- The Washington Times - Friday, June 30, 2000

Difference of opinion

House Republicans staged a rally on the steps of the Capitol Thursday to highlight their midyear achievements, while the White House press office distributed to the assembled media a report card titled "Republican Leadership's Failure to Act."

"Over the past four weeks we've passed legislation that strengthens our commitment to education, veterans and medical research," said Rep. J.C. Watts Jr. of Oklahoma, chairman of House Republican Conference. "We've created a lockbox for Medicare, paid down additional public debt, repealed the death tax and passed a prescription drug benefit for seniors that is voluntary, affordable and available to all."

Congress heads home Friday for the weeklong Fourth of July recess.

House Speaker J. Dennis Hastert of Illinois termed it a "pretty productive year" to date but said there is unfinished business, including Senate approval of eliminating the so-called marriage penalty tax.

"We're going to get this to the president's desk," Mr. Hastert said.

Democrats, naturally, were less enthusiastic.

"Republicans can hold phony accomplishment rallies, wave flags and whistle 'Happy Days Are Here Again' till they are blue in the face," said Minority Leader Richard A. Gephardt of Missouri. "But it will never mean they've accomplished a single thing for the American people."

Of the prescription-drug benefit for seniors approved by the House late Wednesday, Mr. Gephardt said, "The president will never sign it because it's a sham."

More to the story

John Del Cecato, of the Democratic National Campaign Committee, begs to differ with an item in this column Thursday that suggested Republican businessman Derek Smith will have an easy time winning a House seat in Utah's 2nd Congressional District.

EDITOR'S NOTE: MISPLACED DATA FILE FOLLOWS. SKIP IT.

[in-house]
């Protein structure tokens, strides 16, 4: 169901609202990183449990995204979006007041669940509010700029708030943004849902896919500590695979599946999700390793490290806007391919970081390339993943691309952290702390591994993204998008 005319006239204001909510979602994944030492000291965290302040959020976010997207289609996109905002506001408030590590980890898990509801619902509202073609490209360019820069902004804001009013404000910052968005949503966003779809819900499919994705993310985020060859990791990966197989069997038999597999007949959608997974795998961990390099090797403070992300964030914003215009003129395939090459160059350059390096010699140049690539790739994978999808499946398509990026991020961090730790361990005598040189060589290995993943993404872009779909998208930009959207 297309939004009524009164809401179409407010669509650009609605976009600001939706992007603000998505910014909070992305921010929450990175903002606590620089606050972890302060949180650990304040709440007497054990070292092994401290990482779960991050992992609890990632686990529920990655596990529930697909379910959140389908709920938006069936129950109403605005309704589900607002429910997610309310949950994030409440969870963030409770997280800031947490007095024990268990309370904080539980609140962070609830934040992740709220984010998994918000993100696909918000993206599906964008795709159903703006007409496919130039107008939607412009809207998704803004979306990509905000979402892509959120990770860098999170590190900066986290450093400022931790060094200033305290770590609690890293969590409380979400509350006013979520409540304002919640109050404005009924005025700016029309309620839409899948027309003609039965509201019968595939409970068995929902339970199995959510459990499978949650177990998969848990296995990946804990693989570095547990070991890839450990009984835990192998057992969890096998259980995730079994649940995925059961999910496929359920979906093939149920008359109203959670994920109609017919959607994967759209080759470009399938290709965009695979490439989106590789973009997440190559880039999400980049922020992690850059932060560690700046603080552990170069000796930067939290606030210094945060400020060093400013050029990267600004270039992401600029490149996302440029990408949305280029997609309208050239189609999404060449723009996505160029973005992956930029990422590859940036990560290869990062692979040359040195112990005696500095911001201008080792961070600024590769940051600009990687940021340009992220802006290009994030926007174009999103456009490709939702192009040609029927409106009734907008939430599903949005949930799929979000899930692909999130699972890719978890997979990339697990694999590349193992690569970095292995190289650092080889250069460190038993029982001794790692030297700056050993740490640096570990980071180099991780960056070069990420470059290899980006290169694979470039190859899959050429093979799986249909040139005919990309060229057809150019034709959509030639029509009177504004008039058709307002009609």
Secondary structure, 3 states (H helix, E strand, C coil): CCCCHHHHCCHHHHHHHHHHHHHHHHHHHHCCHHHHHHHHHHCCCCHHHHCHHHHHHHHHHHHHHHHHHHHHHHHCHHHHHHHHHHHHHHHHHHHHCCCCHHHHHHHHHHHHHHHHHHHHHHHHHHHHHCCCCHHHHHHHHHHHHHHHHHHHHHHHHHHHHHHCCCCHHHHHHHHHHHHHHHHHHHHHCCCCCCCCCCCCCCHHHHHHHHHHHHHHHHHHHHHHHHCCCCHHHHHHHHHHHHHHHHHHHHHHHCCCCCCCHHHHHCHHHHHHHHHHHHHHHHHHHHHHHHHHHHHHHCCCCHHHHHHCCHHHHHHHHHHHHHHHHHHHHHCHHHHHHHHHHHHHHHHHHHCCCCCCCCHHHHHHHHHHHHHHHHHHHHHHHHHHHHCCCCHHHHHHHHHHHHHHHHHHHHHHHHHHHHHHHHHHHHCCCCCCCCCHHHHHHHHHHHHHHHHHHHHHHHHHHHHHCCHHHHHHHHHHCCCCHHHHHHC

Mr. Smith defeated incumbent Rep. Merrill Cook in the Republican primary Tuesday.

"I think you left an important piece out of your brief," the Democrat said in an e-mail massage. "The Democratic nominee in UT-02, Jim Matheson, is leading Derek Smith by a wide margin in the polls. In fact, a recent poll showed him leading Smith by 6 points among GOP primary voters."

Meanwhile, Roll Call reports that Mr. Cook feels betrayed by Republican House leaders, refuses to endorse Mr. Smith, and will no longer cooperate with the party on House votes.

Buying the Teamsters

Two Republican House members Thursday called for an audit of federal agencies to determine whether Gore advisers tried to steer government contracts to the Teamsters to influence the union's endorsement.

Reps. Peter Hoekstra of Michigan and Christopher Shays of Connecticut sent a letter asking Mr. Gore to list any federal agencies that he or his aides "have contacted within the last 120 days regarding projects being directed to the International Brotherhood of Teamsters … or any other labor union."

They were responding to a New York Times article last week that quoted anonymous Gore advisers as saying they were trying to prevent Mr. Hoffa from endorsing Green Party presidential candidate Ralph Nader, "to the point where they had directed projects through federal agencies that would use Teamsters."

"If the vice president or his representatives manipulated federal contracts in order to curry favor and influence the Teamsters' endorsement, that is unacceptable and must be exposed," said Mr. Hoekstra, chairman of the House Education and the Workforce subcommittee on oversight and investigations.

The House members also sent letters to the federal departments of Education and Labor.